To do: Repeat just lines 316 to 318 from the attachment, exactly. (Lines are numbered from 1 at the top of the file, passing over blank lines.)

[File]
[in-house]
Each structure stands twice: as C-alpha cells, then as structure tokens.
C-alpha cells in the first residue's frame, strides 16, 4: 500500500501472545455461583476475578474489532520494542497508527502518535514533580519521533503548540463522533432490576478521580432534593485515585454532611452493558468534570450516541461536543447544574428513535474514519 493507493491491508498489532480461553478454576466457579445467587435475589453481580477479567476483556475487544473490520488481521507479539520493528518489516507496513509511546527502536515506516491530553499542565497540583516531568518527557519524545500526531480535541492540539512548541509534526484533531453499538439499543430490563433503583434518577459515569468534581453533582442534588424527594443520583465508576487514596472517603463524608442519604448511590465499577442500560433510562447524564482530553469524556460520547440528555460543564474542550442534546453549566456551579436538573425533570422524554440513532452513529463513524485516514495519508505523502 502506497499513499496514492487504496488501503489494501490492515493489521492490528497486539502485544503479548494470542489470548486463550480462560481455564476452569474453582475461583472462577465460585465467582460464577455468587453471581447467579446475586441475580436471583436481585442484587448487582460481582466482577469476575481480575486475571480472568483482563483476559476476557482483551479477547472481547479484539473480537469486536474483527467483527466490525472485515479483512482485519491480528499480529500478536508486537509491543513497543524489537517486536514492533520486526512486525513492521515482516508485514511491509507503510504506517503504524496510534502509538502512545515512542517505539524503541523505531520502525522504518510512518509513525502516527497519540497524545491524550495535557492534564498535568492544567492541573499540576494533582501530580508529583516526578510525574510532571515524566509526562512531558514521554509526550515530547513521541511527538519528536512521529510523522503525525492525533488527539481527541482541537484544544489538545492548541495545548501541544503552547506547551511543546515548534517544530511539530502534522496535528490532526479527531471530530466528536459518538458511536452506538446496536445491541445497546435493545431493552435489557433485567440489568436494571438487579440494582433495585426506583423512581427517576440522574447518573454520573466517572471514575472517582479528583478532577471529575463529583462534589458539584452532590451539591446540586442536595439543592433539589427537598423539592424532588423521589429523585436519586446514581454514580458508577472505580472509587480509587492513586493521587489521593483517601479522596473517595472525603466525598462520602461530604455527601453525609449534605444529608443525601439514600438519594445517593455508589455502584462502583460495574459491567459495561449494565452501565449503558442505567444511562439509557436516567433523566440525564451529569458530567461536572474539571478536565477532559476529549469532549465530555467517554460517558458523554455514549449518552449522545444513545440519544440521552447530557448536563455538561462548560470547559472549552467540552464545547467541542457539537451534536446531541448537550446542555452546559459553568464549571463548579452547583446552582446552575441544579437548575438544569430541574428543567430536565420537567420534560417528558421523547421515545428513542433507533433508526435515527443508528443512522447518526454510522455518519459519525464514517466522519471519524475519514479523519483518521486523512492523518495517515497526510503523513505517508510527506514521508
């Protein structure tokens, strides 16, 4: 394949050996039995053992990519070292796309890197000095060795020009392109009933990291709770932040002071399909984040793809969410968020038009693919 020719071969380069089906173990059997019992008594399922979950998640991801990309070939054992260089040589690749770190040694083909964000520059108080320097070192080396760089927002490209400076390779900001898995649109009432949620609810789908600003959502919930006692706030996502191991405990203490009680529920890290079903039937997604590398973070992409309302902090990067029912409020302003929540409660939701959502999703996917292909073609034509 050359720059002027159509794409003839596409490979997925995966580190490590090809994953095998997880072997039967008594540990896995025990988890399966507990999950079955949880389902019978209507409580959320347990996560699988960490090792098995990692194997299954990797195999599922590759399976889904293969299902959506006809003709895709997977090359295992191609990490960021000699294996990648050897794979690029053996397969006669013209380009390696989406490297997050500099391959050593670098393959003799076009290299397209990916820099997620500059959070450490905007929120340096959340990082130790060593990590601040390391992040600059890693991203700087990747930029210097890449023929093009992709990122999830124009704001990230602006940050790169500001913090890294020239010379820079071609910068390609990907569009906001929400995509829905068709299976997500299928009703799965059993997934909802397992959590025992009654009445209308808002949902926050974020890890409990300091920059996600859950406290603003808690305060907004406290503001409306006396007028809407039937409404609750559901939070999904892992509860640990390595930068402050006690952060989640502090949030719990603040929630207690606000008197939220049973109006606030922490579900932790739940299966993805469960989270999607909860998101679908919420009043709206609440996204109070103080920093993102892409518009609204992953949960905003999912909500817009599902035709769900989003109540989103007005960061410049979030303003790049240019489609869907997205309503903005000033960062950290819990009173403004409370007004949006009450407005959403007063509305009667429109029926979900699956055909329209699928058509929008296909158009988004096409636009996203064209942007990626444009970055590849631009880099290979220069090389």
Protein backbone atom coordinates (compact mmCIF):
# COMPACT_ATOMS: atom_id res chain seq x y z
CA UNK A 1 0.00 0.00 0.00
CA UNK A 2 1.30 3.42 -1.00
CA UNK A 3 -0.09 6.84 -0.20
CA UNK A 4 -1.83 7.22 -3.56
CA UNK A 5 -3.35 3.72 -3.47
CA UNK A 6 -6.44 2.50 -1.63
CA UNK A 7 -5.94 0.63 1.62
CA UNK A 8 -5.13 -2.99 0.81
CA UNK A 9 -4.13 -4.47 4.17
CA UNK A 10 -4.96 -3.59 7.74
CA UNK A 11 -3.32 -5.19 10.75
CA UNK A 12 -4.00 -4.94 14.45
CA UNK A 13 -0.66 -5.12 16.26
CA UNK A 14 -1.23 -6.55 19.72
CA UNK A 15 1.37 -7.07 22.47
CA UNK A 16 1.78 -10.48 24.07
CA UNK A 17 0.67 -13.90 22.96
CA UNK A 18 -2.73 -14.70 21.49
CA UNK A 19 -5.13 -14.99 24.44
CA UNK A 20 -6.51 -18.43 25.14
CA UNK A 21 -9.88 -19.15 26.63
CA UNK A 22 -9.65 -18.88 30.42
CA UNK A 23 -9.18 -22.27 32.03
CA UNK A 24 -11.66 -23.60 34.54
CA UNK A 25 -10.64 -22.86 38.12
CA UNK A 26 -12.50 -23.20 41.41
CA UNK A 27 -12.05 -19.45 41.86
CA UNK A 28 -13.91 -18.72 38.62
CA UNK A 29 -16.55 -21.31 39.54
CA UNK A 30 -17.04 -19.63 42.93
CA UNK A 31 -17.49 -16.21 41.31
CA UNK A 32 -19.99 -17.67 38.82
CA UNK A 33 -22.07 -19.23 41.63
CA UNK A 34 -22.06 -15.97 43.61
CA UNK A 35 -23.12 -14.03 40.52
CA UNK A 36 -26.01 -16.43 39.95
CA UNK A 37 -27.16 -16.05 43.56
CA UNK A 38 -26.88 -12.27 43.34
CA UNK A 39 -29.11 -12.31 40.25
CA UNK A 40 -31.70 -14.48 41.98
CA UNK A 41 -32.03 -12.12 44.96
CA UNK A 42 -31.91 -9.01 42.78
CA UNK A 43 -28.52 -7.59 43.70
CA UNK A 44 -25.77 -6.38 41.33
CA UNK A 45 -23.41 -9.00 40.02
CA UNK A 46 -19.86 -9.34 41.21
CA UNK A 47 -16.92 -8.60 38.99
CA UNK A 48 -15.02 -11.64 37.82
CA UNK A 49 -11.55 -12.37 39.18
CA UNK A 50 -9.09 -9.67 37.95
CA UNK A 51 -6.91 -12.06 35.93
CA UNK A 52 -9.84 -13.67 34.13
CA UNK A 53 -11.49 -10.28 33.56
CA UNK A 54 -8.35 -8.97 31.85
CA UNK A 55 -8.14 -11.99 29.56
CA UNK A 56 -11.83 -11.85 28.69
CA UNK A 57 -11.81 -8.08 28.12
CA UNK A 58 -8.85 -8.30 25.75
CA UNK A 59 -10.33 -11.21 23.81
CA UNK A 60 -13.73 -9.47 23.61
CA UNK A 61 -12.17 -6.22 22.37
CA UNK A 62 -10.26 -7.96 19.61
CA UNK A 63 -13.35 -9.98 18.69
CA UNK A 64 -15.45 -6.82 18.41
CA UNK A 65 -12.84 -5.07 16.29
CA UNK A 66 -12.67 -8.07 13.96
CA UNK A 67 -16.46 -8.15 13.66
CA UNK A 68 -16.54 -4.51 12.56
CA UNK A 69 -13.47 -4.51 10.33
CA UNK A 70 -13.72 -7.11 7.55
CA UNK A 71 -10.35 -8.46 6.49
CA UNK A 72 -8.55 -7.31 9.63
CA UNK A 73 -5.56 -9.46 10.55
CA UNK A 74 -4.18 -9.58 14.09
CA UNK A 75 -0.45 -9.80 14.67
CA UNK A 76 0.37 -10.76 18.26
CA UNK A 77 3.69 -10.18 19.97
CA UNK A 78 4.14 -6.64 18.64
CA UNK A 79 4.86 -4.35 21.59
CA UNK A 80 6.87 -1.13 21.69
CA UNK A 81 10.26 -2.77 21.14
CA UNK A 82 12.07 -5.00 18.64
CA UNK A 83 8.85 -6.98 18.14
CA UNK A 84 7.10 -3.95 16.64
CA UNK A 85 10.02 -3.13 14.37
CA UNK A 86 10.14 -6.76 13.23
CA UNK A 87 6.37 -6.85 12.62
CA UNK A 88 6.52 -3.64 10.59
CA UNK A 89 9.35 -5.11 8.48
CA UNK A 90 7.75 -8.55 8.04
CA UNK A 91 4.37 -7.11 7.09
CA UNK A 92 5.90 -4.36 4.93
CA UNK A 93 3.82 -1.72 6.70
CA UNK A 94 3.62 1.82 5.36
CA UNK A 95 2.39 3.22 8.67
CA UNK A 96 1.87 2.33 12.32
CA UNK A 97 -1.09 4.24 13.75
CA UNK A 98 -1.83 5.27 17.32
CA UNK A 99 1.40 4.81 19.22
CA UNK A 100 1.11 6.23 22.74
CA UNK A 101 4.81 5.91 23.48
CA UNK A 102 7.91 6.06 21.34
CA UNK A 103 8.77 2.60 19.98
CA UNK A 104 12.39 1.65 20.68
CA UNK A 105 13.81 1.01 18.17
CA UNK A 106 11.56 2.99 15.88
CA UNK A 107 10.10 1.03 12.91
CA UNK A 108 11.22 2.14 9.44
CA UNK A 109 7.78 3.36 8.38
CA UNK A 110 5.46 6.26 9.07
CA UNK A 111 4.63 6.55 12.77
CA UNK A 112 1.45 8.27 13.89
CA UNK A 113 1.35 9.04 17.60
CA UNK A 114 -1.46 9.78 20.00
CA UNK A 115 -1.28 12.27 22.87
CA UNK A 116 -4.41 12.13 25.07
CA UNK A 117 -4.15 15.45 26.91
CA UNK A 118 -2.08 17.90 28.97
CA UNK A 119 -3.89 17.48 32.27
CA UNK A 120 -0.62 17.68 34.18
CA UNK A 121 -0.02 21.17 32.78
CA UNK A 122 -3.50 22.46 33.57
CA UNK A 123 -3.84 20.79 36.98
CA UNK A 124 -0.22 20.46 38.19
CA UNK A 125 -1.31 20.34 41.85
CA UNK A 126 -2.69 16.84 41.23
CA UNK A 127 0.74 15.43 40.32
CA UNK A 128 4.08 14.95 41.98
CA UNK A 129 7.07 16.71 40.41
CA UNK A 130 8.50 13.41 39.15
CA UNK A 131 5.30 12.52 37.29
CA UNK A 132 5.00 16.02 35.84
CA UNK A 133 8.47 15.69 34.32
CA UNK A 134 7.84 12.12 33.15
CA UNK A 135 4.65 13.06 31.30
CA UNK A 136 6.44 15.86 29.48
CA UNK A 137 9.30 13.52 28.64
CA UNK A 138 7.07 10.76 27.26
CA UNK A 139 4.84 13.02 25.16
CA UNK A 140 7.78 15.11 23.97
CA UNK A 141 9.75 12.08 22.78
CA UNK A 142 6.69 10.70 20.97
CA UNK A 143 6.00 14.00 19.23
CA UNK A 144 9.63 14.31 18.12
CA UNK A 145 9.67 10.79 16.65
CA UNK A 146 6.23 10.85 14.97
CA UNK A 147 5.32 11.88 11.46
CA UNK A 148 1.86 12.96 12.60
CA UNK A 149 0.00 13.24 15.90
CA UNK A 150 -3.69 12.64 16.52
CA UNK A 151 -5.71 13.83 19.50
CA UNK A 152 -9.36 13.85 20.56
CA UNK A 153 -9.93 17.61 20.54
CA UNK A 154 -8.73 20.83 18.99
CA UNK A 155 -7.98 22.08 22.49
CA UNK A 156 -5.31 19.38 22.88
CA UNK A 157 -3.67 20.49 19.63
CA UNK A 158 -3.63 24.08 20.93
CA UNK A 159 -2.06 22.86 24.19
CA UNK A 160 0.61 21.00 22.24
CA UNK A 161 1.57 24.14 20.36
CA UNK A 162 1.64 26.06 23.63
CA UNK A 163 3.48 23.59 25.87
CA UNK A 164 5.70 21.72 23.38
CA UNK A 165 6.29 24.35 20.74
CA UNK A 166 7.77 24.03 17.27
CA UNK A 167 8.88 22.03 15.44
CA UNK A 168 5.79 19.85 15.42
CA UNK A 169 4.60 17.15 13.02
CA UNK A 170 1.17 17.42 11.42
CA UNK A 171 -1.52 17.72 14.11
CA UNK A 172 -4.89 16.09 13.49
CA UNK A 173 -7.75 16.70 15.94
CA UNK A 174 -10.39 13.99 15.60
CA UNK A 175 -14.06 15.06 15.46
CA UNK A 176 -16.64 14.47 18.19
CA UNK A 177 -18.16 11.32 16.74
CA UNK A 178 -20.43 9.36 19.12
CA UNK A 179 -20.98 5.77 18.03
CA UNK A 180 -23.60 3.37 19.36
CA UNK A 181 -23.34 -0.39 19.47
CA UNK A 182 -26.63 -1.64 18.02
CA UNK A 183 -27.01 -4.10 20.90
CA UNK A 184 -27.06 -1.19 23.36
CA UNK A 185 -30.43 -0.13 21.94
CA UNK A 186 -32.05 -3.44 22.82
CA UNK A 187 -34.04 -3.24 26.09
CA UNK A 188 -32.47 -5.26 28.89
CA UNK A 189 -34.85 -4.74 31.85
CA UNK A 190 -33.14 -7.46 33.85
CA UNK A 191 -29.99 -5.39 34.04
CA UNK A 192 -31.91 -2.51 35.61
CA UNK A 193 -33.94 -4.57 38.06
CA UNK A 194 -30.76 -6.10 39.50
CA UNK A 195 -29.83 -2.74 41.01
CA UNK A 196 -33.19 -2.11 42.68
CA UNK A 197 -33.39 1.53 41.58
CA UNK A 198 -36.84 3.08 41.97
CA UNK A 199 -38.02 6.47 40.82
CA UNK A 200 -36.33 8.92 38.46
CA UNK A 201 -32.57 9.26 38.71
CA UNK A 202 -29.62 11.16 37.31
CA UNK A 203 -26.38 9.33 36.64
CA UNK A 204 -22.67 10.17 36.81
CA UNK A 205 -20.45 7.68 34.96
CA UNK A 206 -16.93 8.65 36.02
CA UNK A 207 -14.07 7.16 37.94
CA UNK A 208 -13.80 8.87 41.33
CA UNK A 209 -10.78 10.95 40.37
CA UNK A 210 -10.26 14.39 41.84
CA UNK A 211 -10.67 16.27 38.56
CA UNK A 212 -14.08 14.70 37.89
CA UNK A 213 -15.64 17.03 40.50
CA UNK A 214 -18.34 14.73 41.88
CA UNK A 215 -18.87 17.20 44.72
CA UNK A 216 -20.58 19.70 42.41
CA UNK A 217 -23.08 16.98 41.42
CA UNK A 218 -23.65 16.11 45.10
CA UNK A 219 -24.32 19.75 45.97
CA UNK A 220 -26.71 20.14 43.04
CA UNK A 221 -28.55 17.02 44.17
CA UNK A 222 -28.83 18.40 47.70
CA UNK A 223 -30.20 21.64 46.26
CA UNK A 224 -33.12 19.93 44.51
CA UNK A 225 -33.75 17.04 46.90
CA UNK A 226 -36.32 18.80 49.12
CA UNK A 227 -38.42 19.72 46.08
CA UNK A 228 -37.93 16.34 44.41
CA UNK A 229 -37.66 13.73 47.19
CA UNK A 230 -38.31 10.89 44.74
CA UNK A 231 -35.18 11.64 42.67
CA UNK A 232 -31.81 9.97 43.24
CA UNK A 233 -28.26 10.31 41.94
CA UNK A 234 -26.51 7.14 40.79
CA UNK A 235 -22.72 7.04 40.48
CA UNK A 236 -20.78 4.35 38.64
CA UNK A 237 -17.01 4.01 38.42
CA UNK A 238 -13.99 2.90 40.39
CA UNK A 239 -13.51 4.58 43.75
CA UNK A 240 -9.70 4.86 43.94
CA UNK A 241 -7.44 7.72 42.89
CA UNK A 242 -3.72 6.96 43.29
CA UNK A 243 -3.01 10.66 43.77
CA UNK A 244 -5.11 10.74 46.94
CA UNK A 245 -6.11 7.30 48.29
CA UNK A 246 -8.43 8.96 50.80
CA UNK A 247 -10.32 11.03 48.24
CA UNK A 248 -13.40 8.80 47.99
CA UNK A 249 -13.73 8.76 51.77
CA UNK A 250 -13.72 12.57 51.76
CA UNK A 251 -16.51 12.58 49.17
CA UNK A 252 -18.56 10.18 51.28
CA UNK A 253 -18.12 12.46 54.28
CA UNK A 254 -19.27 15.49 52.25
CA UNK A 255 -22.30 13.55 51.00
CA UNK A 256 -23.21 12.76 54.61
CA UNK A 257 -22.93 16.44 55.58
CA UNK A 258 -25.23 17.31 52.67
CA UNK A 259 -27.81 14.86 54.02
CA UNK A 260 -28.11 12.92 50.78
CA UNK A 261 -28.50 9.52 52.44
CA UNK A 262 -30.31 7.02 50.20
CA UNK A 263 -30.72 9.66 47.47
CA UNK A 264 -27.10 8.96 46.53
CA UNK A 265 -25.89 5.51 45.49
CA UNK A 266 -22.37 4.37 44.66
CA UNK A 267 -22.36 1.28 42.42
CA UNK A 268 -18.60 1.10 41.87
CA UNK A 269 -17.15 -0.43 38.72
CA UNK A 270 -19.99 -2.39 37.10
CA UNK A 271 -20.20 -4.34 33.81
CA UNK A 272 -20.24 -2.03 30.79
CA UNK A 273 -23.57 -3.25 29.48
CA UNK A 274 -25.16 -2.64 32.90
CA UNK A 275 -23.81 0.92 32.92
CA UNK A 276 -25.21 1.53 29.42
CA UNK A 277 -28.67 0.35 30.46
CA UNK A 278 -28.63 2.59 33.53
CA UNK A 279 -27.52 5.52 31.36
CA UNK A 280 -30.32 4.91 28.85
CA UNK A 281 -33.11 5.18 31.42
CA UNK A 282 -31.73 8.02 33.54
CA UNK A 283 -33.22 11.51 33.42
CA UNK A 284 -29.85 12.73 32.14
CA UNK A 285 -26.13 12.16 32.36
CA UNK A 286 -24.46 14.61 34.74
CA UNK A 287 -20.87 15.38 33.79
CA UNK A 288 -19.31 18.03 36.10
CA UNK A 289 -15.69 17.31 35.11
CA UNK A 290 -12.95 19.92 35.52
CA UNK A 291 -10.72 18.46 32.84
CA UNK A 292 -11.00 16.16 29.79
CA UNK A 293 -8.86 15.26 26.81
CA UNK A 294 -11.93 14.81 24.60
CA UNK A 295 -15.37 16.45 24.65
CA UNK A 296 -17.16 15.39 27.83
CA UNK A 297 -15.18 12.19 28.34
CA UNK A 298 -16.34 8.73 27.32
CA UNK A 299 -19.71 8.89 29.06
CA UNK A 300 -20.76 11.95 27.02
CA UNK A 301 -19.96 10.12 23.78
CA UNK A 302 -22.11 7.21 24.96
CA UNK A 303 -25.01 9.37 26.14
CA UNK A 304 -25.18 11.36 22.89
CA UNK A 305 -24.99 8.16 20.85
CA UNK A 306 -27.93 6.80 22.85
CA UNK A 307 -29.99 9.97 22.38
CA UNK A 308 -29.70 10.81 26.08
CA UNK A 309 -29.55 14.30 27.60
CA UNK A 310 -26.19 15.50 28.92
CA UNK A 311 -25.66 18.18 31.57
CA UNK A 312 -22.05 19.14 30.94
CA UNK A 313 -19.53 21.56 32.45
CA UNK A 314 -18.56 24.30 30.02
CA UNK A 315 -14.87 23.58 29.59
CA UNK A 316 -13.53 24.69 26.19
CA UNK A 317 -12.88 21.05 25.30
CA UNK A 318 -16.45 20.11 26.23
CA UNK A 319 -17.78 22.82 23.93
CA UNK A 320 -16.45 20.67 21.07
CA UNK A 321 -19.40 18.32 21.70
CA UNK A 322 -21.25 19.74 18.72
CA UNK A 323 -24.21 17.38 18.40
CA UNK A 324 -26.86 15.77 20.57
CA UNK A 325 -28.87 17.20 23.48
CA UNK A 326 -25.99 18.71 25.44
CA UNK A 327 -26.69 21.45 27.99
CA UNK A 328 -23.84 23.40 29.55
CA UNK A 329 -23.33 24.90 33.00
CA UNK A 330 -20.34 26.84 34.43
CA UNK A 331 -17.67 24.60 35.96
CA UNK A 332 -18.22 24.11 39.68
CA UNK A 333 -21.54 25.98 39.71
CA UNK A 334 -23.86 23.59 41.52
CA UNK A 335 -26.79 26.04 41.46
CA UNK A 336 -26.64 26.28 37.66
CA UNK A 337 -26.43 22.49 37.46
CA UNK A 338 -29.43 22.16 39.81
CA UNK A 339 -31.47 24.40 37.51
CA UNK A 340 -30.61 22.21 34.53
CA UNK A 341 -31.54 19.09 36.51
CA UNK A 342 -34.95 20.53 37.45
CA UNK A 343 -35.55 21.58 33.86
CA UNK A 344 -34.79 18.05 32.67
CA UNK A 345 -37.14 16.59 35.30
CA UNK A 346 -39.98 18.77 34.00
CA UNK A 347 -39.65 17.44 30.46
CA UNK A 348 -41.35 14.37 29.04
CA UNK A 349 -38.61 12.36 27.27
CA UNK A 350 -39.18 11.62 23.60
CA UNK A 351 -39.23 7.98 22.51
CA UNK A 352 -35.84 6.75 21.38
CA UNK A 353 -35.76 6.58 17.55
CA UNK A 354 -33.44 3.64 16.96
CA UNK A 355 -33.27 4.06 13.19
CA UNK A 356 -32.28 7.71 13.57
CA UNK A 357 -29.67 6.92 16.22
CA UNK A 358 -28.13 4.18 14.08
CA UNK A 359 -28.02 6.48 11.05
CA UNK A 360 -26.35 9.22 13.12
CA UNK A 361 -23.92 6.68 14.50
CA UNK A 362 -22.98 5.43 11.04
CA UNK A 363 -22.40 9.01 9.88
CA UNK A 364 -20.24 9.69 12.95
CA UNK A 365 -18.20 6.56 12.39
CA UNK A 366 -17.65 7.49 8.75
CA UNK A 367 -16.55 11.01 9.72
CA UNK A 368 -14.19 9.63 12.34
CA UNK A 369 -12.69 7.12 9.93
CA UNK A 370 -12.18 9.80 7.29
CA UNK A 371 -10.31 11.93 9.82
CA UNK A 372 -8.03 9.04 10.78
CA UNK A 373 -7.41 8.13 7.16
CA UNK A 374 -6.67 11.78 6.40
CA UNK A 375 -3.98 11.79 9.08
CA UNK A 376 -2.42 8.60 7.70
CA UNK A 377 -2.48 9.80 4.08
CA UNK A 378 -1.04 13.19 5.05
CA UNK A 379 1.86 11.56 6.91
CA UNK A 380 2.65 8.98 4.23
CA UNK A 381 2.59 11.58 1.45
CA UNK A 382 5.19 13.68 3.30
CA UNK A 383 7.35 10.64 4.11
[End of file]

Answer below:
CA UNK A 310 -26.19 15.50 28.92
CA UNK A 311 -25.66 18.18 31.57
CA UNK A 312 -22.05 19.14 30.94